2022, February 4:  Saturn at Conjunction


February 4, 2022:  The sun is between Saturn and Earth today.  This is Saturn’s conjunction.  The language of sky watching.

Chart Caption – 2022, February 4: The sun is between Earth and Saturn – conjunction.


by Jeffrey L. Hunt

The Ringed Wonder Saturn is at conjunction today.  It is invisible because it is hiding in the sun’s glare.

Earth has moved so that the sun is between Saturn and us.

In this frequent chronicle of the sky, the text frequently switches between language of a geocentric, stationary Earth to one of a heliocentric solar system, with all bodies in the sun’s family revolving around the central star.

Sunrise and sunset are geocentric common terms used by humanity, although these phenomena are from Earth’s hourly rotation.

Whenever the text refers to a planet moving, our observations of the sky are from Earth’s revolution around the sun.  What we see is a combination of Earth and the specific planet revolving around the solar system’s star.


Mercury and Venus move much faster than Earth around the sun.  Their apparent motions in the sky are largely from their orbital motions, but the outer planets’ motions are largely from Earth’s revolution. 

Essentially, Mars moves around the sun about half Earth’s speed.  Since they are so closely matched, Mars seems to move through the constellations at a restrained rate, taking over two years to go from one solar conjunction to the next.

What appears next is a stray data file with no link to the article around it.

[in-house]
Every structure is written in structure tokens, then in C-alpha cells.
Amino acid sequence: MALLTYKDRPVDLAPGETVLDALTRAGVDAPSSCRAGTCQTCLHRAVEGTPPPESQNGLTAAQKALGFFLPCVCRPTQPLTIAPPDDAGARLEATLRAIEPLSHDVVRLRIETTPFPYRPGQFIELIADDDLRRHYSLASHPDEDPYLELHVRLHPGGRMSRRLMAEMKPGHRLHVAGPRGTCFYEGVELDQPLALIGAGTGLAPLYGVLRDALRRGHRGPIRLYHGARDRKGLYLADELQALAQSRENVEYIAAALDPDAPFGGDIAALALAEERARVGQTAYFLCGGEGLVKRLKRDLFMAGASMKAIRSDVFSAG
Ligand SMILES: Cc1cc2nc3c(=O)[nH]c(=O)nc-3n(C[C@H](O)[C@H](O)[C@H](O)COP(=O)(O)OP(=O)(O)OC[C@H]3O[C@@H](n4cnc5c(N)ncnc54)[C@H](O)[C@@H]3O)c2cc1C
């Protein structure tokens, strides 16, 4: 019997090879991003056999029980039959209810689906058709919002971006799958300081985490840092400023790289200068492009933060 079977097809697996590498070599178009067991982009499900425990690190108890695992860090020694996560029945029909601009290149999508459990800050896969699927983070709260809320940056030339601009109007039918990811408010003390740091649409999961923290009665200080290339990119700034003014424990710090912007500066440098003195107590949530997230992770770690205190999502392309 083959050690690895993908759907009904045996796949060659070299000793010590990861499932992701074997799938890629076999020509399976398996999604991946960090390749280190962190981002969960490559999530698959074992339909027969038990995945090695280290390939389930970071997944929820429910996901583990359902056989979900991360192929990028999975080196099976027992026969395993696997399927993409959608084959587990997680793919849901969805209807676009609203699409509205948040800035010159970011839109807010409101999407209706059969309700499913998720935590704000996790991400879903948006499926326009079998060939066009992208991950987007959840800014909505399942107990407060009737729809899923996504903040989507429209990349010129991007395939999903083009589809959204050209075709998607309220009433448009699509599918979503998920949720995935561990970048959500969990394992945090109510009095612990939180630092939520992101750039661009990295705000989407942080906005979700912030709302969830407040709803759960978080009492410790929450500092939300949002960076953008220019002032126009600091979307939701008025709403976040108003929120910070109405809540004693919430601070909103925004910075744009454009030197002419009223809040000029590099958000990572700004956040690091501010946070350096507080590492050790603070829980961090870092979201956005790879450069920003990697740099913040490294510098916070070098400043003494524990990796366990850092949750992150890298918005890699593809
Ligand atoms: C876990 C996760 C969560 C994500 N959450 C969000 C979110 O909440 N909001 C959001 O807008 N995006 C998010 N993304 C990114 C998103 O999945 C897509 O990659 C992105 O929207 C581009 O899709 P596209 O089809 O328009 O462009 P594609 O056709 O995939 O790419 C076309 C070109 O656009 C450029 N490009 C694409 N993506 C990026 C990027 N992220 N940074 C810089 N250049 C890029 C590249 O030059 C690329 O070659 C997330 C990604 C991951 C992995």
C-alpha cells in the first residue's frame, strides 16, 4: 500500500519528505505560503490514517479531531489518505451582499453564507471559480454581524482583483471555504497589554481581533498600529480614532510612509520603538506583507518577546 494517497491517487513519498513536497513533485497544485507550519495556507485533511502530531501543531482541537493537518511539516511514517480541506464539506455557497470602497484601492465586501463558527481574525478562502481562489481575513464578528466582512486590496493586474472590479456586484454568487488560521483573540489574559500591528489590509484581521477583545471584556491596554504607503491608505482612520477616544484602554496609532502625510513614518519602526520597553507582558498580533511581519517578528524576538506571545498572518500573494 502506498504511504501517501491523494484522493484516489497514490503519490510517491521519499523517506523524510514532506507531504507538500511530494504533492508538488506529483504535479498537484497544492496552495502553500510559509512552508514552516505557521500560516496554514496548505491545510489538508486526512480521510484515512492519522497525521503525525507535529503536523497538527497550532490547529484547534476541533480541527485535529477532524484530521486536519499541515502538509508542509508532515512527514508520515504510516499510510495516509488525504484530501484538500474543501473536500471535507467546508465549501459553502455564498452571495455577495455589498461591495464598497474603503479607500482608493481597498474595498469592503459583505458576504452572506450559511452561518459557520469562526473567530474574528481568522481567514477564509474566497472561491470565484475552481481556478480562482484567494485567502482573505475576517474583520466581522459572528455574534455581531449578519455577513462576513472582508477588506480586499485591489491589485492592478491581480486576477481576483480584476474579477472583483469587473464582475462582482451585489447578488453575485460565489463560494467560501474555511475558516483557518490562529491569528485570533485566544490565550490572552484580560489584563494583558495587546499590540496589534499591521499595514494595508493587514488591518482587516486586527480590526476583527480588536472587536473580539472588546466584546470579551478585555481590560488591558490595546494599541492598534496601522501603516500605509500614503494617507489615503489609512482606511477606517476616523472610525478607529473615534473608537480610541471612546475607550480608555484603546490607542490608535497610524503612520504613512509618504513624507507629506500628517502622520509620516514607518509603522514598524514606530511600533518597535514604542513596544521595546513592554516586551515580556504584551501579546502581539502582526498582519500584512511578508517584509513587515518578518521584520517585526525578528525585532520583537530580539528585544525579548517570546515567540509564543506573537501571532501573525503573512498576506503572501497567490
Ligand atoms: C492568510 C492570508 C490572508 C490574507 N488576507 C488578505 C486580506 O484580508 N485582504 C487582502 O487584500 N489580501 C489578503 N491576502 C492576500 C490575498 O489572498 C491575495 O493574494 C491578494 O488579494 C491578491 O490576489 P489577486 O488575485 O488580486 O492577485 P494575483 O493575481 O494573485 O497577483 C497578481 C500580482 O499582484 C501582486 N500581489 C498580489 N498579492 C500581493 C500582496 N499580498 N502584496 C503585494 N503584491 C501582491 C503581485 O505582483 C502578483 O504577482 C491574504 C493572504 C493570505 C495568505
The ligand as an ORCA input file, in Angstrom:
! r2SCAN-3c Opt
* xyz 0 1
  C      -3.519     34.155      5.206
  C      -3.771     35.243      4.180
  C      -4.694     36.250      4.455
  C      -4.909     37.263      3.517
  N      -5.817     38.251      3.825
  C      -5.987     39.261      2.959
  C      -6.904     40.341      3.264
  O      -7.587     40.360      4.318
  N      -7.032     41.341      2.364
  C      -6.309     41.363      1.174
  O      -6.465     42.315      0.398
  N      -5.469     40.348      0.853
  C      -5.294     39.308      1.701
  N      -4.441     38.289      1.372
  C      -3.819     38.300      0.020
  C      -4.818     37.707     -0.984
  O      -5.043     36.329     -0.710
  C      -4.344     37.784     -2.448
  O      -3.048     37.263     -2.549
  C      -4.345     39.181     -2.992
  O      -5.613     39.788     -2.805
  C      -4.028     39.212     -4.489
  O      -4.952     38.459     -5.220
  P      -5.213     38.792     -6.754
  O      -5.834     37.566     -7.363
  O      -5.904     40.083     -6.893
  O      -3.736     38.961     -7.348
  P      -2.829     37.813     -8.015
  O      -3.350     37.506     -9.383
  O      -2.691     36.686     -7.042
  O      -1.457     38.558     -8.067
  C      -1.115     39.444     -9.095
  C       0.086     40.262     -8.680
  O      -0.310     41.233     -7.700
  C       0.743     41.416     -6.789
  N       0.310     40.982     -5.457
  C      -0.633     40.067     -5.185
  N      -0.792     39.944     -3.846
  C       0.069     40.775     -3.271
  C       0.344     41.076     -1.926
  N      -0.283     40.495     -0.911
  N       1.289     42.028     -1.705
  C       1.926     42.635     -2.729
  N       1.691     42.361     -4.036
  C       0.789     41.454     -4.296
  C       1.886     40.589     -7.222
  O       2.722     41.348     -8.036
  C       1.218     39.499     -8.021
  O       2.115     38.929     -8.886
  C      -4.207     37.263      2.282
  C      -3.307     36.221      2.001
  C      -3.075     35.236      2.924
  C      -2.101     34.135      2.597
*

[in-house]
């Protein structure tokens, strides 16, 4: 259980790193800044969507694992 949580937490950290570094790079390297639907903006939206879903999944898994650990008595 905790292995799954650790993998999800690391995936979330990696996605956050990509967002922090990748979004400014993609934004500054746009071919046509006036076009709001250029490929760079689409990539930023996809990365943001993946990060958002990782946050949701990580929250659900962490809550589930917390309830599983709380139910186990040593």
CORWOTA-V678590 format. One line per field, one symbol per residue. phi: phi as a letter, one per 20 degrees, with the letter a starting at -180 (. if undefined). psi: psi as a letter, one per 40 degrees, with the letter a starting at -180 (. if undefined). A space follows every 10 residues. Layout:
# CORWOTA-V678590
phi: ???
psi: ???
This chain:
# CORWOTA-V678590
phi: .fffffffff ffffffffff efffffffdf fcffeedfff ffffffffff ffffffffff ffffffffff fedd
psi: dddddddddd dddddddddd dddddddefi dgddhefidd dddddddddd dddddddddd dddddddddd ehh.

Jupiter, Saturn, and the other far-flung planets don’t move much in their orbits, year after year.  Jupiter revolves around the sun in about 12 years and Saturn takes 30 years to complete a year.  The ninth classic planet, Pluto, revolves in over 240 years.  The farther outward, the slower the pace and the longer the path around the sun.

Sometimes it is easier to describe the sky as if Earth is stationary.  So, the text uses terms like planets moving eastward or westward compared to the stars or that they are climbing into the morning sky or sliding into bright twilight.

The morning sky is presenting a fascinating dance of the planets.  Each morning before sunrise, the planets are in noticeably different places compared to the background stars than the previous day.  Take a look toward the southeast each clear morning.

Back to Saturn.

The Ringed Wonder slowly climbs into the morning sky.  On February 19, it rises at civil twilight, 29 minutes before sunup.  Each morning it rises about four minutes earlier than the previous day.

By early March, the planet begins to appear in the morning sky – to the lower left of Venus and Mars.



Categories: Astronomy, Sky Watching

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